Managing Asia

Managing Asia

HTC rules out takeover after share plunge

Written by Ansuya Harjani; Reported by Christine Tan
Photographer | Matt Clinch

Taiwanese smartphone maker HTC is firmly against the idea of a takeover, said Cher Wang co-founder and chairperson of the company, which reported its first-ever quarterly loss on Friday driven by slumping sales amid aggressive competition in the global handset market.

"We don't need to be taken over," Wang told CNBC's Managing Asia. "Stock price is really the past. Innovation is the future. I actually never look into the price, it doesn't influence me."

"The [ability] of the company to be able to stick with (its) vision is the most important," she added.

(Read more: Tough times for the 'biggest victim' in smartphone war)

Shares of HTC have plummeted over 55 percent year to date, significantly underperforming peers Apple and Samsung, whose shares have declined 9.2 percent and 6.2 percent, respectively, over the same period. The company's dismal share price performance has prompted talks in recent months about it becoming an attractive takeover target. In August, Sanford C. Bernstein & Co identified China's ZTE, Huawei Technologies and Lenovo Group as potential bidders.

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It posted a loss of T$2.97 billion ($100 million) in the third quarter, larger than an expected loss of T$1.8 billion, according to Thomson Reuters. That compares with a net profit of T$3.9 billion in the same quarter last year.

HTC, which was a leader in Android smartphone sales in the U.S. just a few years ago, is struggling to reverse its fortunes given fierce competition and pressure to get more aggressive on pricing. This has led some to wonder whether it will follow the same path as Nokia and Blackberry.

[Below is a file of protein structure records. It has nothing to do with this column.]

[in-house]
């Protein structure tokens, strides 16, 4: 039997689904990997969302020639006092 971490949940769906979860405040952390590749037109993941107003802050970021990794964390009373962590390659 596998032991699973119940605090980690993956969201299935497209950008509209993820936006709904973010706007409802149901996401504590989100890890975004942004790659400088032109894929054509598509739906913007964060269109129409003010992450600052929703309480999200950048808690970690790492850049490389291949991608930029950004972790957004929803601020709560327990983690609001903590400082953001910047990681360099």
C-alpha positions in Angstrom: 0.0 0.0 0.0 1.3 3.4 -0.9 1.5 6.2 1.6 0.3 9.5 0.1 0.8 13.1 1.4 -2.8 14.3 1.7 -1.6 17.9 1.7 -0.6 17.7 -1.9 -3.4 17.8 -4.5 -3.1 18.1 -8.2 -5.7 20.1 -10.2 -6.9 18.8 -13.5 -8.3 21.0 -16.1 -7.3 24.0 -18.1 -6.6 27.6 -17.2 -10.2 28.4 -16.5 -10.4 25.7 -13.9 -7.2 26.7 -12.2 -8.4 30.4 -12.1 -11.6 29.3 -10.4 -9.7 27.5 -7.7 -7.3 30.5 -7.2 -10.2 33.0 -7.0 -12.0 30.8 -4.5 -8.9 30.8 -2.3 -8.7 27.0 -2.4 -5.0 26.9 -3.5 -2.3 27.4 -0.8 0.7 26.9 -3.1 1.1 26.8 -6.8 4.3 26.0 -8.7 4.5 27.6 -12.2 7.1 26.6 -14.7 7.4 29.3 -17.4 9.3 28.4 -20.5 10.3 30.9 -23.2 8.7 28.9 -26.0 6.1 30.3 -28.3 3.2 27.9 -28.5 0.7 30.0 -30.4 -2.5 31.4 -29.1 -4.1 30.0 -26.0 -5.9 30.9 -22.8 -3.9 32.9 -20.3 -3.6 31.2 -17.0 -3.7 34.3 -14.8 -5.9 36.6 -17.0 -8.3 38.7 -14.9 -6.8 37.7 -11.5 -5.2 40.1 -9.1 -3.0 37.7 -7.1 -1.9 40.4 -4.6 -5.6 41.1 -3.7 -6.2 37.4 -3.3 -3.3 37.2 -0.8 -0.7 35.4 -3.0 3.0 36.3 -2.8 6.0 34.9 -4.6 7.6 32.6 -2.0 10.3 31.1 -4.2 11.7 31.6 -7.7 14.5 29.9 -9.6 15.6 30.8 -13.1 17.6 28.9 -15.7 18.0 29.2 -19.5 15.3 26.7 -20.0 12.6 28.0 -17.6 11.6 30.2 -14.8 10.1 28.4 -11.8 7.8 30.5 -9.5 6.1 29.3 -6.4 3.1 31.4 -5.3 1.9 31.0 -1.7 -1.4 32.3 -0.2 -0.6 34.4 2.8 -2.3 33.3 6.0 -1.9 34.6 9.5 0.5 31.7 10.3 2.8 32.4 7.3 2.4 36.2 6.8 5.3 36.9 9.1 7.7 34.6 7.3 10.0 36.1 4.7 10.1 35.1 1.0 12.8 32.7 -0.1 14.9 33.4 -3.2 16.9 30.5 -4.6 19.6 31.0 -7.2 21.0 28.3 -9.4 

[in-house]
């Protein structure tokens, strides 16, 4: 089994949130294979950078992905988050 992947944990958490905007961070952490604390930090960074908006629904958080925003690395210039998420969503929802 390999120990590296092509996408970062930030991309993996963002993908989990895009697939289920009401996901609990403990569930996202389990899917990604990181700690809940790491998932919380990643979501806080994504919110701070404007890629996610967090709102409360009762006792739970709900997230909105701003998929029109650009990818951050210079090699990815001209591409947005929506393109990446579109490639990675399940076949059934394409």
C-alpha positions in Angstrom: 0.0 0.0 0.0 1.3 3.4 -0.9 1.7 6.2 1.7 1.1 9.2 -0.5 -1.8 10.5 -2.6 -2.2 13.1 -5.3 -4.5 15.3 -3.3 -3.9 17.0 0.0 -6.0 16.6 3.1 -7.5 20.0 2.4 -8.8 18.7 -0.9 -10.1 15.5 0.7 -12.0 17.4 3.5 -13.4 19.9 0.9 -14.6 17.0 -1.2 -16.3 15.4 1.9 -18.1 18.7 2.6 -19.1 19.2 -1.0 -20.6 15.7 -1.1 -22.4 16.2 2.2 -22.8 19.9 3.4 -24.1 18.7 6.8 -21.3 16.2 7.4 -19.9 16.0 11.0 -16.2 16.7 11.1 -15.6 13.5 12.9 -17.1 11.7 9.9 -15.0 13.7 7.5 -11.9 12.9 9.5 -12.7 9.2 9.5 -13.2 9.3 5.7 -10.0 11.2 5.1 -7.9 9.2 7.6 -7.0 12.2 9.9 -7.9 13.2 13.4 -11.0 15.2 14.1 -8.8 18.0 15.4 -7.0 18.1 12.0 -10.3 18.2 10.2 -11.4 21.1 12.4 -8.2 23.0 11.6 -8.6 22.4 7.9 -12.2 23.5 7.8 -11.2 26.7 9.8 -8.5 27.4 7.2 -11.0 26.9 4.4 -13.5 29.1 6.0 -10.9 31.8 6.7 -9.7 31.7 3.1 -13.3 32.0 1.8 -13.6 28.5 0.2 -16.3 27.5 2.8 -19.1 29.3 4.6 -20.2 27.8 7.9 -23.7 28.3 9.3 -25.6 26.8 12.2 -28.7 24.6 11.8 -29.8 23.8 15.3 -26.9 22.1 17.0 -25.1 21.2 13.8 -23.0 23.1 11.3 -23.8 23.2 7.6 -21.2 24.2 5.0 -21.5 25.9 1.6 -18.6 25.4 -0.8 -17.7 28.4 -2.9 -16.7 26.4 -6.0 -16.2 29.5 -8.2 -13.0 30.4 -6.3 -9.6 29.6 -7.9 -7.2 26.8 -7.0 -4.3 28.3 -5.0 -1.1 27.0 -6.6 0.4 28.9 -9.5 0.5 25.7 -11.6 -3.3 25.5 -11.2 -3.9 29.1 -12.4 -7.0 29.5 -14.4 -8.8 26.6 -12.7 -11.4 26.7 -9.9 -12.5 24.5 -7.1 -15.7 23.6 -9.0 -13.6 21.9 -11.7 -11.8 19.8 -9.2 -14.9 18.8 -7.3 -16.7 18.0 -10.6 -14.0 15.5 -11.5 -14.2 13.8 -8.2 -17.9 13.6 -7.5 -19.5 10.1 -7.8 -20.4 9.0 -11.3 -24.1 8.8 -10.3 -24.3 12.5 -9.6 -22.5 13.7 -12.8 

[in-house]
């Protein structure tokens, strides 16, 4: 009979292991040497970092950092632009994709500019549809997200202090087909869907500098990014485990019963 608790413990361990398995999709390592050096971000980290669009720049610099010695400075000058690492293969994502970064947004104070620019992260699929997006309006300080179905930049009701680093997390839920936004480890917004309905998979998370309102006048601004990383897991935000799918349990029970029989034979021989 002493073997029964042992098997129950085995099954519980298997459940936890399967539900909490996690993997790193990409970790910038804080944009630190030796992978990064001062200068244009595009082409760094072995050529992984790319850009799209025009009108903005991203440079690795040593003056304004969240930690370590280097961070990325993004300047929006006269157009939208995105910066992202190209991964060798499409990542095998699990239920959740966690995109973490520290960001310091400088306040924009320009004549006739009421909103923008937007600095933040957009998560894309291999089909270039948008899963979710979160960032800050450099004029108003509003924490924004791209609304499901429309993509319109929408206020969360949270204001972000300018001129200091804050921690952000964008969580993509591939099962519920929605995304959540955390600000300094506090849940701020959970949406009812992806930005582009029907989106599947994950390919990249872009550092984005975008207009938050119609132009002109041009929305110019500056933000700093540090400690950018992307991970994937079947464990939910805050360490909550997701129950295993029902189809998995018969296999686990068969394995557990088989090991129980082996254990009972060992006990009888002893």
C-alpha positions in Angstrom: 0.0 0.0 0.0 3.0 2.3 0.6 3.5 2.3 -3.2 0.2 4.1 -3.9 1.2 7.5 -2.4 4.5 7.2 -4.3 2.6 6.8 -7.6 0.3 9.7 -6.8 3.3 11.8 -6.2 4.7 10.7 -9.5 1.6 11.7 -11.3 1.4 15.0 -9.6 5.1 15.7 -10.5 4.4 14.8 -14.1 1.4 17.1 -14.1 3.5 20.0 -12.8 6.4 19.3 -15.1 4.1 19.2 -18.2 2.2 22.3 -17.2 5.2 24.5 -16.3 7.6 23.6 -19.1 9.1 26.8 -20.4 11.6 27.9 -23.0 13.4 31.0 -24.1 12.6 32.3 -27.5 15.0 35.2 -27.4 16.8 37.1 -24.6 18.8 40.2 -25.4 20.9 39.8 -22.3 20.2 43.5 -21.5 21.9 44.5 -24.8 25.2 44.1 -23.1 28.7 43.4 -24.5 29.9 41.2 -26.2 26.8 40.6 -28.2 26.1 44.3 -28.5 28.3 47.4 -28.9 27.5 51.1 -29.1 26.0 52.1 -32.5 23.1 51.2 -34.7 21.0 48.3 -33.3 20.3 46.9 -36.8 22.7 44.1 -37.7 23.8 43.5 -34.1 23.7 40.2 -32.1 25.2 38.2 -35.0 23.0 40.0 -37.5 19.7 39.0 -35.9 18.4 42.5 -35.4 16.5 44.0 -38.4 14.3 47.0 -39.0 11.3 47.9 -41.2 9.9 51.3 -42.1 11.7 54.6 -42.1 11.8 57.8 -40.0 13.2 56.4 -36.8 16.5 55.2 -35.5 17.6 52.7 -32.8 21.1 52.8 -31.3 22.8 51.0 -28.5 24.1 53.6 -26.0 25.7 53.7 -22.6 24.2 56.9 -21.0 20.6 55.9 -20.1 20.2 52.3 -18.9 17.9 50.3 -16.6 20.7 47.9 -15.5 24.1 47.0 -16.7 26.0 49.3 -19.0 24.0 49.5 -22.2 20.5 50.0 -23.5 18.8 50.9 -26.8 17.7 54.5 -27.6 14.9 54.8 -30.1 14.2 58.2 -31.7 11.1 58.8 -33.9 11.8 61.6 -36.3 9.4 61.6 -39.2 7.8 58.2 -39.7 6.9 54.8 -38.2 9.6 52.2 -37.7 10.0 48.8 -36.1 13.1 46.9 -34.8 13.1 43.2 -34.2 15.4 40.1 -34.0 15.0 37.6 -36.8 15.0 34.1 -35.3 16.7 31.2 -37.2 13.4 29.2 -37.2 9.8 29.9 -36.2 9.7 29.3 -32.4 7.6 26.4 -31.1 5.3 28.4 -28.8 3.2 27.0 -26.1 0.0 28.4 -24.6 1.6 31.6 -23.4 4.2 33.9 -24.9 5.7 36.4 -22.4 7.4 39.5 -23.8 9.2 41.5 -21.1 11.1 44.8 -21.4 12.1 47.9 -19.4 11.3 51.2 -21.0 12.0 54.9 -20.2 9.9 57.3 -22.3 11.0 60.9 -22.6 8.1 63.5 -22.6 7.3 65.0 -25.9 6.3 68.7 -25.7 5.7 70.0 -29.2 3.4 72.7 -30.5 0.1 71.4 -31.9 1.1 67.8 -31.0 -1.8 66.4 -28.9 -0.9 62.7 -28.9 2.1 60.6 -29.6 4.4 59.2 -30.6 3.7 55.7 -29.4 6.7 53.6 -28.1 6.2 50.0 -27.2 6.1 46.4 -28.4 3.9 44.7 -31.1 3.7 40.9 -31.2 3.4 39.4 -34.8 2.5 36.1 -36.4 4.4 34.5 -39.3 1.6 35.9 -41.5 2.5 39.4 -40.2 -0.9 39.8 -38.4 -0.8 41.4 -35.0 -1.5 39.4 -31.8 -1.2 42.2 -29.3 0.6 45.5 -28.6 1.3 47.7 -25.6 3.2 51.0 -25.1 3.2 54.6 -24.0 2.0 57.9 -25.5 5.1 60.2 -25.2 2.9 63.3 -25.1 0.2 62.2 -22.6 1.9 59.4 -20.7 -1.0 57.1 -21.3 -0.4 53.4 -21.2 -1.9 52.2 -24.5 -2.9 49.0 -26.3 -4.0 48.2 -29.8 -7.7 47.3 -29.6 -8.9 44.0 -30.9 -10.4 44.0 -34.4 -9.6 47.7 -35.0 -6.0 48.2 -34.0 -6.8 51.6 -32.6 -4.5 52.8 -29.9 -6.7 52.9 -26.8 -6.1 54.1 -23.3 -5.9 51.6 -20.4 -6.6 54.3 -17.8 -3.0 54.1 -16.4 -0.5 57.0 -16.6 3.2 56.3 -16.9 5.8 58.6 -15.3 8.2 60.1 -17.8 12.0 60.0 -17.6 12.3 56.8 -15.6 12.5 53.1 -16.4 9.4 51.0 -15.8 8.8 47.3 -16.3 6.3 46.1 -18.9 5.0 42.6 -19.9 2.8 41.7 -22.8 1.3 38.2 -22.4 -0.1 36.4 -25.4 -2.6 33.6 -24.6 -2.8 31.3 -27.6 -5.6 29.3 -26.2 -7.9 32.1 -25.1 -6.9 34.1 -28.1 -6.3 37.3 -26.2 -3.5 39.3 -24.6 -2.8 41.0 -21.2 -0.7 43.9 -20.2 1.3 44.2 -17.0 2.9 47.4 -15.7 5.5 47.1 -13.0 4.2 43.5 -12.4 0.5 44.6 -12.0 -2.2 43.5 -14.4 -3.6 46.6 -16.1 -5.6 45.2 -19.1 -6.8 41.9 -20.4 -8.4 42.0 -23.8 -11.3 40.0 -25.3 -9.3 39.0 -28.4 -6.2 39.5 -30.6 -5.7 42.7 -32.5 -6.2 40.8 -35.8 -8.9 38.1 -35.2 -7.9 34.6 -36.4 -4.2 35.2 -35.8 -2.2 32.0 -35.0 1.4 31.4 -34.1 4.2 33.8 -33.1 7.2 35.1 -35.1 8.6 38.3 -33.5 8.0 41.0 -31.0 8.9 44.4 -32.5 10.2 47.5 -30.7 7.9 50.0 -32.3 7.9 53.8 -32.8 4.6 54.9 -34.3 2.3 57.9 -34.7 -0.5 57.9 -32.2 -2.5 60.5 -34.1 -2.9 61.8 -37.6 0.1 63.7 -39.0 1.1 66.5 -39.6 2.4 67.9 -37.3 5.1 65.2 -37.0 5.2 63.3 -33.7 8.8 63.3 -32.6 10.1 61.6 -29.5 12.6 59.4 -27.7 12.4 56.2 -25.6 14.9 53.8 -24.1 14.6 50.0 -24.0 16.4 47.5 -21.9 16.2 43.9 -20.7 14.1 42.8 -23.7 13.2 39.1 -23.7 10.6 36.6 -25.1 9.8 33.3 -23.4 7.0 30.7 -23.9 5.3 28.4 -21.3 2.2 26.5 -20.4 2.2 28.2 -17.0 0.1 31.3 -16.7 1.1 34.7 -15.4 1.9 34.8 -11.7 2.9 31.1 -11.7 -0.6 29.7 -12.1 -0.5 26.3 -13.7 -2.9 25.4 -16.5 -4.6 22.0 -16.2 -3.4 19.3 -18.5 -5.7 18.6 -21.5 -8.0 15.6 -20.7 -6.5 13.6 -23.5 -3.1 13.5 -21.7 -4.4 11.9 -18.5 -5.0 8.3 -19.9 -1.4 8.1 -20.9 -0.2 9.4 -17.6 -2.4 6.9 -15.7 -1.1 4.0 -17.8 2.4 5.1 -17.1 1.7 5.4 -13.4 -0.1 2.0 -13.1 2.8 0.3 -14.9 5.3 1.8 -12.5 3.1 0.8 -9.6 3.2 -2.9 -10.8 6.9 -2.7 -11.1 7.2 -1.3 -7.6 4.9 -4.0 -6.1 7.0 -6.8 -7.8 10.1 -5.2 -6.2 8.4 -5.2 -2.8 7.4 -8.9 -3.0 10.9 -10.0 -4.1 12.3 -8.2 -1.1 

(Read more: Can 'Iron Man' star turnaround HTC's fortunes?)

BlackBerry's increasing losses and a sharp revenue decline pushed the company to accept a tentative $4.7 billion offer from a consortium led by Fairfax Financial Holdings on September 28. It has entered a six-week shop period when it can solicit other offers and enter into negotiations. In early-September, Microsoft announced plans to acquire Nokia's mobile phone business for 5.44 billion euros ($7.2 billion).

(Read more: Smartphone 'saturation' fears for Apple, Samsung)

HTC's poor performance has led to some speculation that the company may soon oust chief executive Peter Chou. However, Wang said that she does not foresee leadership changes at the company any time soon.

"Peter is a great guy. He has a lot of innovative ideas and he's very charismatic with people and also with engineers," she said.

Wang declined to comment on new products in the company's pipeline, leaving it at, "We are going to have a very interesting road map."

To watch the full interview, tune into Managing Asia on Friday at 17:30, Saturday at 18:00 or Sunday at 20:00 Singapore/Hong Kong time.

—By CNBC's Ansuya Harjani; Follow her on Twitter @Ansuya_H